The beautifully written, “Promises” follows and is filled with that distinct Rambo harmony with Buck and Reba switching parts within the song and it’s a wonderful reminder that all of God’s promises are true, before the tempo picks up for the upbeat, “I Won’t Ask for More”, which features Dottie. Accented by strings and brass, it’s an invigorating number and it’s one of my favorites from the recording, and no doubt was a fun song to sing in concert.
Reba penned the nicely orchestrated, “Over the Mountain”, which slows the tempo back down and is a beautifully done ballad, which has Dottie taking the lead. One of my favorites from the recording, the song bares that distinct Rambo sound with brilliant harmonies and it’s a wonderful encouragement to not give up and press on because Heaven is just in view.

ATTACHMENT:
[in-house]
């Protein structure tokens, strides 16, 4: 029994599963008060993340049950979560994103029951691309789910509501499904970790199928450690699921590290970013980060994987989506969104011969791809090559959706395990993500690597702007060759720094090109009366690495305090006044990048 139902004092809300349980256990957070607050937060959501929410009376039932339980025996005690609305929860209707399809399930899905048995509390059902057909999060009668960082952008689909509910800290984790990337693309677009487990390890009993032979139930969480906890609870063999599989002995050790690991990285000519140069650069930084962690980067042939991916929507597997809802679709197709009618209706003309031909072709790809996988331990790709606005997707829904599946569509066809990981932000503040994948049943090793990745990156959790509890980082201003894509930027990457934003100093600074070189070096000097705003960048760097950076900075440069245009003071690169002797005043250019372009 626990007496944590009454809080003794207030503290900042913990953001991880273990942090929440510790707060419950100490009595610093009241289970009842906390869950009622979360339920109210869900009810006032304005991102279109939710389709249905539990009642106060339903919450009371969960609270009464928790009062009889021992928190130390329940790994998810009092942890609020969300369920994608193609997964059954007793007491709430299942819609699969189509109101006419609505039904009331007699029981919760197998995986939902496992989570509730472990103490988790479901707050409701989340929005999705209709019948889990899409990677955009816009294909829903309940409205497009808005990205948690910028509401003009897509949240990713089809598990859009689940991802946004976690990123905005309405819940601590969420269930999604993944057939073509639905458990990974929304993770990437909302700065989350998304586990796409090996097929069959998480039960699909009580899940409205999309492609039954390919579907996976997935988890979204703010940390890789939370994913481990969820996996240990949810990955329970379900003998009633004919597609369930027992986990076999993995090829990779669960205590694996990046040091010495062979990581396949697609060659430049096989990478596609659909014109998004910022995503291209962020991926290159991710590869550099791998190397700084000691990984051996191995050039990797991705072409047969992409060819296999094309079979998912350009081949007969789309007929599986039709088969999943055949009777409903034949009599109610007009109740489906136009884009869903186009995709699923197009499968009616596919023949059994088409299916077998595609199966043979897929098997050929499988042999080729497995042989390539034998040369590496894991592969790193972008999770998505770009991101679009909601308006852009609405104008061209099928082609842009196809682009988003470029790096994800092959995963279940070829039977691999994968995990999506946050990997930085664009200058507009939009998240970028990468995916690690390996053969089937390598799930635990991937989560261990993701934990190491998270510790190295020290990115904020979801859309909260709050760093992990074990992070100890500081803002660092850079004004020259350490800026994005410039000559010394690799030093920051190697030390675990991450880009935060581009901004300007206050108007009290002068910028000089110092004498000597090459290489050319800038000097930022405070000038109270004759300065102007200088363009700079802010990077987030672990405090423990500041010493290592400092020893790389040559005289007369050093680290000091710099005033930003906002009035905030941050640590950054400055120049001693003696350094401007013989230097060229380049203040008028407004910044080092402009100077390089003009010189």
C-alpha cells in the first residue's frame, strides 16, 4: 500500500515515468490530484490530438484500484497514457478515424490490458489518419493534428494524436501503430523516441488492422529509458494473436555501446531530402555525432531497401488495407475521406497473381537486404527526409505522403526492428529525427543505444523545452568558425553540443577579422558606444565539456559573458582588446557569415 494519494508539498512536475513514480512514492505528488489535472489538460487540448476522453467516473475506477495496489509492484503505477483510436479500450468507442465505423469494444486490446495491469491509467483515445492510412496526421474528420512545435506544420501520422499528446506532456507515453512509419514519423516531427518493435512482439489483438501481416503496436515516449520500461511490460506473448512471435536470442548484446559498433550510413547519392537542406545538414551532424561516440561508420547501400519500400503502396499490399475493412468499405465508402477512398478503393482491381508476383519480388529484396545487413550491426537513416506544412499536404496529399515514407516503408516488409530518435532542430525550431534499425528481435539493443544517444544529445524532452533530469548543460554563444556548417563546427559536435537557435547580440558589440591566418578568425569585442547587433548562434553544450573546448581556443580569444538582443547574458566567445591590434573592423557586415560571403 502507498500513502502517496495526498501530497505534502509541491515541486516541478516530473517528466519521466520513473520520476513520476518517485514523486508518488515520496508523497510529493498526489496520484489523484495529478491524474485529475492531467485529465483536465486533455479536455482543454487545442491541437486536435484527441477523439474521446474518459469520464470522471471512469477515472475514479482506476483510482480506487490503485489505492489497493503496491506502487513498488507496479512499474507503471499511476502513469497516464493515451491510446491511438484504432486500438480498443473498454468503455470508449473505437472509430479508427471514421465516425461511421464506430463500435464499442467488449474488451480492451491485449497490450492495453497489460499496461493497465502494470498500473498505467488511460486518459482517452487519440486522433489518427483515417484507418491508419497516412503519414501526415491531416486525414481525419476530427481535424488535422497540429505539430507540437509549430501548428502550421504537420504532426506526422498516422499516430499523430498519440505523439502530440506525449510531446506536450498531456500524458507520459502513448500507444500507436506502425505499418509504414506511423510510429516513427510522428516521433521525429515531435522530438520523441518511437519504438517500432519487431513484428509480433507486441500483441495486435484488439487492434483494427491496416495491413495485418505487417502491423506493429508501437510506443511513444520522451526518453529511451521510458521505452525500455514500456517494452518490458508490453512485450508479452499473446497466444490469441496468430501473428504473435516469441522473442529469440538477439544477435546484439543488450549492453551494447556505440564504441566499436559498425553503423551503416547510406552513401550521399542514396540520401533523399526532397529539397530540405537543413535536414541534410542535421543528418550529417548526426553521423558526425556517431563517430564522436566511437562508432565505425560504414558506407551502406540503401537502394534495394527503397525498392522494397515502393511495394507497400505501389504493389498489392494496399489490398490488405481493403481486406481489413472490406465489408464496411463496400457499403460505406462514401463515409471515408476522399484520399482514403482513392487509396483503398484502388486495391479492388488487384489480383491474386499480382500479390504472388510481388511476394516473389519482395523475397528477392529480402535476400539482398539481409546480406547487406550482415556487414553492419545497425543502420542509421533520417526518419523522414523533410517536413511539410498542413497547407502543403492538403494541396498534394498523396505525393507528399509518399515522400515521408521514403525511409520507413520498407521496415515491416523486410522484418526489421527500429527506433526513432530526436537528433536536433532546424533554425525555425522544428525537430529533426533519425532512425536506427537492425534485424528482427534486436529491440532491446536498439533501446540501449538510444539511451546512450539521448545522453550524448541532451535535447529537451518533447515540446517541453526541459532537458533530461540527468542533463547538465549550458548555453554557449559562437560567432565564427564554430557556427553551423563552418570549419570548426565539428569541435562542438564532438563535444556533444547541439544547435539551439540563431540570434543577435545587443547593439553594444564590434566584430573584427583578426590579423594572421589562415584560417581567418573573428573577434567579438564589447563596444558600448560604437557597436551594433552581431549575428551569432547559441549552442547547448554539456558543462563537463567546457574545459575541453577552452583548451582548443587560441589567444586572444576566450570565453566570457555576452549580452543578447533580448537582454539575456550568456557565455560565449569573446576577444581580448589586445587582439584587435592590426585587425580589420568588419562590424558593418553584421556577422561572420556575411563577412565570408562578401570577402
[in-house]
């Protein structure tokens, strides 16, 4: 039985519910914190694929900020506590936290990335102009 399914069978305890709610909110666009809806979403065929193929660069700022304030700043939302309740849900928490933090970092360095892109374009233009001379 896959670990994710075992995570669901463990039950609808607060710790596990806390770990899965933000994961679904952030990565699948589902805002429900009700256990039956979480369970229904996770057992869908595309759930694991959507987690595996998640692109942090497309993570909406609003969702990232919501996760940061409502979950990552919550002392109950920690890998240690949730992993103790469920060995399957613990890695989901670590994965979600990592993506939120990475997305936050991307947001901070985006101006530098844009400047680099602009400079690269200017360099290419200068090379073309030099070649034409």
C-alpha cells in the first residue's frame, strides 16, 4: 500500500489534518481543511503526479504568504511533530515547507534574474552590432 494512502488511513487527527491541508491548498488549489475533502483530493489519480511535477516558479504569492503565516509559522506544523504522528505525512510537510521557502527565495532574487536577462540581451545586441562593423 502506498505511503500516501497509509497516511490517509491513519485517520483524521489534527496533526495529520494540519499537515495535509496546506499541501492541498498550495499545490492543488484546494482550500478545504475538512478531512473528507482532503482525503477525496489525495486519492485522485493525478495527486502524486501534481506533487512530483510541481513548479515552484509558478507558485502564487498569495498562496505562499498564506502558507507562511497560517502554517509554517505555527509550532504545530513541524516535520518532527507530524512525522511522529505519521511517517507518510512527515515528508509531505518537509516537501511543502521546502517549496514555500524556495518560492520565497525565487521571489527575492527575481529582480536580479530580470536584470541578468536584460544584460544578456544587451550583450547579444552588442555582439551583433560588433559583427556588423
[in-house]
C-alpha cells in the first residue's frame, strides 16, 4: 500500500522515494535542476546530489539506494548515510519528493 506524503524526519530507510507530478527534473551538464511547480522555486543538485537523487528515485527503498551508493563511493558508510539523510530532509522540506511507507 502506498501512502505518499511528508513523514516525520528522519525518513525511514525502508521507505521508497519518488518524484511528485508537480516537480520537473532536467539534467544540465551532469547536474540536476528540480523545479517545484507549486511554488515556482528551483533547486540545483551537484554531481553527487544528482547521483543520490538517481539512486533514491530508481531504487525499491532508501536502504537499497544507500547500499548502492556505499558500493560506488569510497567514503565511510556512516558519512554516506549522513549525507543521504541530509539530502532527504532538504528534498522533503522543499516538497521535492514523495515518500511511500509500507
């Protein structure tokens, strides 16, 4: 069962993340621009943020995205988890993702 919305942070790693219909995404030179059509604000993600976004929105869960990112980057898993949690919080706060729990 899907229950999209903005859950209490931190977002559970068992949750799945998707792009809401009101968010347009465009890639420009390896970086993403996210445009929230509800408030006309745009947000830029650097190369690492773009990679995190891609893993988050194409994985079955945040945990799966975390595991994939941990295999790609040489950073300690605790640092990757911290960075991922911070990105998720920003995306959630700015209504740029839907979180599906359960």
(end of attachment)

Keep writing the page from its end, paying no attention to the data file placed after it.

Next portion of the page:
Elmer Mercer penned the pensively nostalgic, “I Can’t Go Home Again”, which easily recalls the early sound of the Rambos just a few short years before. Featuring some nice guitar work, the song has a country/folk feel to it and leads perfectly into the Bud Chambers penned tune, “Exactly What I Need”. Featuring Reba and Buck at the beginning, about mid-way through the song, Dottie steps in for a soulful and emotion filled performance. This is one of those songs that changes the pace and mood as the song moves along, and it’s one of my favorites from this recording. The best part of the song is when the music stops and Dottie belts out, “He knows…He knows…He knows exactly what I need!”; that right there is the real thing!
With its dramatic opening orchestral score, “Don’t Take Jesus” gets side 2 underway and it’s one of my favorites from the recording. I don’t think the opening of the song really matches the overall feel of the song, but it definitely gets your attention before the song takes on an easy going feel with some really nice harmony, which leads perfectly into “Today is Tomorrow’s Yesterday”. This medium tempo country sounding tune, which features the steel guitar, is a uniquely worded song reminding you to cherish the treasure of “today”, but also beckons the lost to come know Christ before it’s eternally too late.